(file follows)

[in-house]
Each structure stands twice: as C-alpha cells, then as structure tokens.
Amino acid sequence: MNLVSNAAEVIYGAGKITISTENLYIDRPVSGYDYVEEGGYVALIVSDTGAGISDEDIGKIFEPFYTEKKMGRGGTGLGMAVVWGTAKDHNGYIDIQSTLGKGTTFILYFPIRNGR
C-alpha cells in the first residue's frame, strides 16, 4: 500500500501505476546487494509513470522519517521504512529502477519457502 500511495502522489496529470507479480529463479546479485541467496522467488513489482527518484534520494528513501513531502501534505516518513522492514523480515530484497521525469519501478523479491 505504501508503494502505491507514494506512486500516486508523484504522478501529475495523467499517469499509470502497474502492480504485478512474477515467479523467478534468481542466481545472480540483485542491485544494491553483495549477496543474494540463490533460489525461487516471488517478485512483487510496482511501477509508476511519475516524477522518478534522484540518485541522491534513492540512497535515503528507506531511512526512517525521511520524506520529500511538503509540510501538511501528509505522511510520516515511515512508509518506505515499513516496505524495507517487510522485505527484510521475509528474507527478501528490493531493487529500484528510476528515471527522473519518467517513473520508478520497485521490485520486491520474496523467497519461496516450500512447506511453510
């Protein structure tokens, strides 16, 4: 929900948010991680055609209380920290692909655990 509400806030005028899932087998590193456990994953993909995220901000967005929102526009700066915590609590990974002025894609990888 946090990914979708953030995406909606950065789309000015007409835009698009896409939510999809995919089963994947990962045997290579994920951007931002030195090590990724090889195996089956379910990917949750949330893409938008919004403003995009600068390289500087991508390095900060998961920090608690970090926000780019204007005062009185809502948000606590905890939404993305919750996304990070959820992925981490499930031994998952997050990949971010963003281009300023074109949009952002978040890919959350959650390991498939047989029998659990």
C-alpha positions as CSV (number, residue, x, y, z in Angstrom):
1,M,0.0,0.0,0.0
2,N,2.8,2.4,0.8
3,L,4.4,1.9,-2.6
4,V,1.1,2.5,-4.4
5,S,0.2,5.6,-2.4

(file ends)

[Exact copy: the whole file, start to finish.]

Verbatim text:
[in-house]
Each structure stands twice: as C-alpha cells, then as structure tokens.
Amino acid sequence: MNLVSNAAEVIYGAGKITISTENLYIDRPVSGYDYVEEGGYVALIVSDTGAGISDEDIGKIFEPFYTEKKMGRGGTGLGMAVVWGTAKDHNGYIDIQSTLGKGTTFILYFPIRNGR
C-alpha cells in the first residue's frame, strides 16, 4: 500500500501505476546487494509513470522519517521504512529502477519457502 500511495502522489496529470507479480529463479546479485541467496522467488513489482527518484534520494528513501513531502501534505516518513522492514523480515530484497521525469519501478523479491 505504501508503494502505491507514494506512486500516486508523484504522478501529475495523467499517469499509470502497474502492480504485478512474477515467479523467478534468481542466481545472480540483485542491485544494491553483495549477496543474494540463490533460489525461487516471488517478485512483487510496482511501477509508476511519475516524477522518478534522484540518485541522491534513492540512497535515503528507506531511512526512517525521511520524506520529500511538503509540510501538511501528509505522511510520516515511515512508509518506505515499513516496505524495507517487510522485505527484510521475509528474507527478501528490493531493487529500484528510476528515471527522473519518467517513473520508478520497485521490485520486491520474496523467497519461496516450500512447506511453510
């Protein structure tokens, strides 16, 4: 929900948010991680055609209380920290692909655990 509400806030005028899932087998590193456990994953993909995220901000967005929102526009700066915590609590990974002025894609990888 946090990914979708953030995406909606950065789309000015007409835009698009896409939510999809995919089963994947990962045997290579994920951007931002030195090590990724090889195996089956379910990917949750949330893409938008919004403003995009600068390289500087991508390095900060998961920090608690970090926000780019204007005062009185809502948000606590905890939404993305919750996304990070959820992925981490499930031994998952997050990949971010963003281009300023074109949009952002978040890919959350959650390991498939047989029998659990």
C-alpha positions as CSV (number, residue, x, y, z in Angstrom):
1,M,0.0,0.0,0.0
2,N,2.8,2.4,0.8
3,L,4.4,1.9,-2.6
4,V,1.1,2.5,-4.4
5,S,0.2,5.6,-2.4